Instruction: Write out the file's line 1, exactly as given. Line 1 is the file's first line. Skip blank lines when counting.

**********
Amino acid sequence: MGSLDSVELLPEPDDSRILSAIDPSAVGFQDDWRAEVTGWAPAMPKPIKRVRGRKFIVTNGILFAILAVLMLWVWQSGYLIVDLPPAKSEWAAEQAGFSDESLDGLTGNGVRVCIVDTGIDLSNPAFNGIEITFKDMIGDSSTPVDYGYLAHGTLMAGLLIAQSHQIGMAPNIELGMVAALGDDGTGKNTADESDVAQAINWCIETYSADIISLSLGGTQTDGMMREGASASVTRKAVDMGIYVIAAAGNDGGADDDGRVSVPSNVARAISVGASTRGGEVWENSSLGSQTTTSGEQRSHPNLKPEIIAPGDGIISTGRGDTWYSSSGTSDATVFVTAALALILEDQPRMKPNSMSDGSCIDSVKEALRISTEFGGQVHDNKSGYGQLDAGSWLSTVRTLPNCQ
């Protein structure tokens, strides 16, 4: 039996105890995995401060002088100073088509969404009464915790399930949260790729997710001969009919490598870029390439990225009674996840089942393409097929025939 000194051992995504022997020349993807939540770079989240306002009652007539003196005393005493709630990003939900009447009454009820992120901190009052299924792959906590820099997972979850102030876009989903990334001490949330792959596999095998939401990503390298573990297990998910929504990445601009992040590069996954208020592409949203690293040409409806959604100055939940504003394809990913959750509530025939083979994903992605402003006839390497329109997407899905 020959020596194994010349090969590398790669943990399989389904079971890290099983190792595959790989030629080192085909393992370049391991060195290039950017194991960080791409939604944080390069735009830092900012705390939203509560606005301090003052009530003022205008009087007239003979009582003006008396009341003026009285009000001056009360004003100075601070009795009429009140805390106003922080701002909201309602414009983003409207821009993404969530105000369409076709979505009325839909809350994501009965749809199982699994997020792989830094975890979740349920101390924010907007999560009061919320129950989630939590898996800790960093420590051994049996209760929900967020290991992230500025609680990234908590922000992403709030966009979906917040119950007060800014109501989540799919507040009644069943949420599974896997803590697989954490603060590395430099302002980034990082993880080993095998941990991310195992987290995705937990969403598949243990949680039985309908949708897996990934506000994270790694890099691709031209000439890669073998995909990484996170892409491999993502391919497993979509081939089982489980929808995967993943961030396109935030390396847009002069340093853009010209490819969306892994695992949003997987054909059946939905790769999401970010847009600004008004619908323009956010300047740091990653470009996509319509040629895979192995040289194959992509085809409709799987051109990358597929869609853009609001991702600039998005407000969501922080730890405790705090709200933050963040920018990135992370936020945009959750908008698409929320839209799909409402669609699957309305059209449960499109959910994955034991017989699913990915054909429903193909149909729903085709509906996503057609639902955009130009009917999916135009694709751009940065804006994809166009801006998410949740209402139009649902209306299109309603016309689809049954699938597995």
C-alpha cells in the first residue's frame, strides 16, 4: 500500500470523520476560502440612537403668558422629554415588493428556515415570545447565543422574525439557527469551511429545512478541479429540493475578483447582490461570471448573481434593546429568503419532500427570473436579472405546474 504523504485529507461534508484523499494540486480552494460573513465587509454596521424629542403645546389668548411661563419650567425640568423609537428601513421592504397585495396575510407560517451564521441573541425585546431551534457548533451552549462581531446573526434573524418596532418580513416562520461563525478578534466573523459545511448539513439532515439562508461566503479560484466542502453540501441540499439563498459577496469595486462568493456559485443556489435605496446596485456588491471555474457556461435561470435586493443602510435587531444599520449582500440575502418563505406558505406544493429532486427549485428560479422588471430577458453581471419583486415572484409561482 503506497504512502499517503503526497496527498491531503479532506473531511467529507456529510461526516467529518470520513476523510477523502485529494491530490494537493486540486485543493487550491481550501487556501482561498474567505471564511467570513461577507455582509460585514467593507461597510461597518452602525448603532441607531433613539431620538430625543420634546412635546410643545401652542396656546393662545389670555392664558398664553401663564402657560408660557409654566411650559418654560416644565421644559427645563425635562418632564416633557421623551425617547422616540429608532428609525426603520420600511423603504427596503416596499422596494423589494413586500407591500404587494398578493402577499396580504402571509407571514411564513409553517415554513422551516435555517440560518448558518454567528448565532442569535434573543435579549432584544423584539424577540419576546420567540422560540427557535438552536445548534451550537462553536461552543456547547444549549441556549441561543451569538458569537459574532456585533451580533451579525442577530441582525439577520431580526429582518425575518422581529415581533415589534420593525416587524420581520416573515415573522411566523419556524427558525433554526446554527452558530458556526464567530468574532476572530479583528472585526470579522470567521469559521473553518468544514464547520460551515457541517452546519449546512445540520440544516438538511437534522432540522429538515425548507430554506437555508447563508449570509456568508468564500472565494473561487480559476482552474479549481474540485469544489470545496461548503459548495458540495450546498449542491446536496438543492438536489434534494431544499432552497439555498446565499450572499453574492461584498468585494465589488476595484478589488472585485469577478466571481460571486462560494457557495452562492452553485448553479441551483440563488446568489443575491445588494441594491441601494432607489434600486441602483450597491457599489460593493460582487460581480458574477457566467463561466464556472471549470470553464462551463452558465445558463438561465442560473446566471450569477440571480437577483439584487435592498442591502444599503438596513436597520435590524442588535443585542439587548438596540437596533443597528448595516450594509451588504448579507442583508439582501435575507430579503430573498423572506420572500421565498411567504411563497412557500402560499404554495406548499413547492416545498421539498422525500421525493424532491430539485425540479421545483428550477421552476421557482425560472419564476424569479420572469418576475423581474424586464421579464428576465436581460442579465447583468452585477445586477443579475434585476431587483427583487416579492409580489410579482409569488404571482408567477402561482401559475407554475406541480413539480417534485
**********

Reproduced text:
Amino acid sequence: MGSLDSVELLPEPDDSRILSAIDPSAVGFQDDWRAEVTGWAPAMPKPIKRVRGRKFIVTNGILFAILAVLMLWVWQSGYLIVDLPPAKSEWAAEQAGFSDESLDGLTGNGVRVCIVDTGIDLSNPAFNGIEITFKDMIGDSSTPVDYGYLAHGTLMAGLLIAQSHQIGMAPNIELGMVAALGDDGTGKNTADESDVAQAINWCIETYSADIISLSLGGTQTDGMMREGASASVTRKAVDMGIYVIAAAGNDGGADDDGRVSVPSNVARAISVGASTRGGEVWENSSLGSQTTTSGEQRSHPNLKPEIIAPGDGIISTGRGDTWYSSSGTSDATVFVTAALALILEDQPRMKPNSMSDGSCIDSVKEALRISTEFGGQVHDNKSGYGQLDAGSWLSTVRTLPNCQ